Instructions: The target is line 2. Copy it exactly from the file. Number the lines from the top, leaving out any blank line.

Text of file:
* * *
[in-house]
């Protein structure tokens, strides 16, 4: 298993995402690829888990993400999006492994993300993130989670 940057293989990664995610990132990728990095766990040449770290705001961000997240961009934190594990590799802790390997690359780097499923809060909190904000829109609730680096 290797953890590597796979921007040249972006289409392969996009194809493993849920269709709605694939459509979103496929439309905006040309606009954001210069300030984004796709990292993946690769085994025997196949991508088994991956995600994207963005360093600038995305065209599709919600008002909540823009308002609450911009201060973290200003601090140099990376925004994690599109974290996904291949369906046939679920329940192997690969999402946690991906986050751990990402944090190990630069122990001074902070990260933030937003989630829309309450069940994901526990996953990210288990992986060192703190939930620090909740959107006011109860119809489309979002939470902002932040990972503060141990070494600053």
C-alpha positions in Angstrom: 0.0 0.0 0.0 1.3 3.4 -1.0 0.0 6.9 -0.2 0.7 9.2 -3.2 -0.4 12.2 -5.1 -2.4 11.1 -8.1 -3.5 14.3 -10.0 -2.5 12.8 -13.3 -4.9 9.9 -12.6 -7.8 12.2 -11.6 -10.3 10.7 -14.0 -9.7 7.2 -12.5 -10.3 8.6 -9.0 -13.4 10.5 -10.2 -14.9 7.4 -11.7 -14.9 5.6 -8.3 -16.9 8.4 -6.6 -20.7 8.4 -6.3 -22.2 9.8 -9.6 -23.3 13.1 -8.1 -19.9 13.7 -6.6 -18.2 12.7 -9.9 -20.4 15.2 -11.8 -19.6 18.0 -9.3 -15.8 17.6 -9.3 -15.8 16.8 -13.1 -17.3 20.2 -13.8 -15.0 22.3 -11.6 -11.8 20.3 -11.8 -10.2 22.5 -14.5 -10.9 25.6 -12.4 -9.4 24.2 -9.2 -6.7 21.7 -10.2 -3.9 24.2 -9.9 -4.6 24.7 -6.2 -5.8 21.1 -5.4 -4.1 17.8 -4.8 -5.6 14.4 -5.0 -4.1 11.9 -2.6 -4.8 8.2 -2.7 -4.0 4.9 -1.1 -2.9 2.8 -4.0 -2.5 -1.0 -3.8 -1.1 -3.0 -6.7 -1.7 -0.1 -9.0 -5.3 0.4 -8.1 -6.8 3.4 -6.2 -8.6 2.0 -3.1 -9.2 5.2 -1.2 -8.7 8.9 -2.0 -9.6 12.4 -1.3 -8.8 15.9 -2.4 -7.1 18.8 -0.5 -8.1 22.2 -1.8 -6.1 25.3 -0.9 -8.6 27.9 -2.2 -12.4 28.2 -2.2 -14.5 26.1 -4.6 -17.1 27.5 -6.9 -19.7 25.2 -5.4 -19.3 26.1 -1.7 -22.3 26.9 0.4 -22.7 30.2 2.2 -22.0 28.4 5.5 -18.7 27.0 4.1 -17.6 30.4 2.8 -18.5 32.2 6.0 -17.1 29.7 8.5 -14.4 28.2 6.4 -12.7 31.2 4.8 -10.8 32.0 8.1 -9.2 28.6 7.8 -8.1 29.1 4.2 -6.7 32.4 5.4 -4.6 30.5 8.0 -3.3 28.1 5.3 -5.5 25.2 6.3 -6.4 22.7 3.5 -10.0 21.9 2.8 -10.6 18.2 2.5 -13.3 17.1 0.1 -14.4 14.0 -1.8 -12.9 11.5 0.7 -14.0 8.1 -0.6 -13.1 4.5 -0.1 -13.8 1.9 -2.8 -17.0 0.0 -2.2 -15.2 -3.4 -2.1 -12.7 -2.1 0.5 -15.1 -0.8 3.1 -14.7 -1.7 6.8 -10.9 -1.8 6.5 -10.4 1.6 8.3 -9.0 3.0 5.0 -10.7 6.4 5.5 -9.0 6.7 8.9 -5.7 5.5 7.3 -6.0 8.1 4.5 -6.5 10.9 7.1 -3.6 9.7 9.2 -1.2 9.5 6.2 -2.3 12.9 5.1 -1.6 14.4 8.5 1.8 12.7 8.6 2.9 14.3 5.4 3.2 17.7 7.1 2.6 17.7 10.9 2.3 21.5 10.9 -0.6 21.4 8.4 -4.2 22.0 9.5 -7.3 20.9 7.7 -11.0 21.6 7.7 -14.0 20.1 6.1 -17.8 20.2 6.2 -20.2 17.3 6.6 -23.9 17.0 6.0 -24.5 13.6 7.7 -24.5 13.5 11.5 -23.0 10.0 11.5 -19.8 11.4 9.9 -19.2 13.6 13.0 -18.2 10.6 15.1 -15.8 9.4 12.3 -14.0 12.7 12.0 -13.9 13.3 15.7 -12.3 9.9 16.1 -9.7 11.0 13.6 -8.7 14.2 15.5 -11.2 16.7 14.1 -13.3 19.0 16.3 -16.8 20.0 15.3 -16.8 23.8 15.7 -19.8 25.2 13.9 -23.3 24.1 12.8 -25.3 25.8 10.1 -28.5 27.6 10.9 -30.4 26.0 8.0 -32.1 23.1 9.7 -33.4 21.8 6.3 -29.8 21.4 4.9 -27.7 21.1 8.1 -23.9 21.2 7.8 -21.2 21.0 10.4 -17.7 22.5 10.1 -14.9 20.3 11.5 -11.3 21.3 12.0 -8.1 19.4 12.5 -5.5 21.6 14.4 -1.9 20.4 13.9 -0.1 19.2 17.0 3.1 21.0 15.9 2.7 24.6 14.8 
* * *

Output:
């Protein structure tokens, strides 16, 4: 298993995402690829888990993400999006492994993300993130989670 940057293989990664995610990132990728990095766990040449770290705001961000997240961009934190594990590799802790390997690359780097499923809060909190904000829109609730680096 290797953890590597796979921007040249972006289409392969996009194809493993849920269709709605694939459509979103496929439309905006040309606009954001210069300030984004796709990292993946690769085994025997196949991508088994991956995600994207963005360093600038995305065209599709919600008002909540823009308002609450911009201060973290200003601090140099990376925004994690599109974290996904291949369906046939679920329940192997690969999402946690991906986050751990990402944090190990630069122990001074902070990260933030937003989630829309309450069940994901526990996953990210288990992986060192703190939930620090909740959107006011109860119809489309979002939470902002932040990972503060141990070494600053």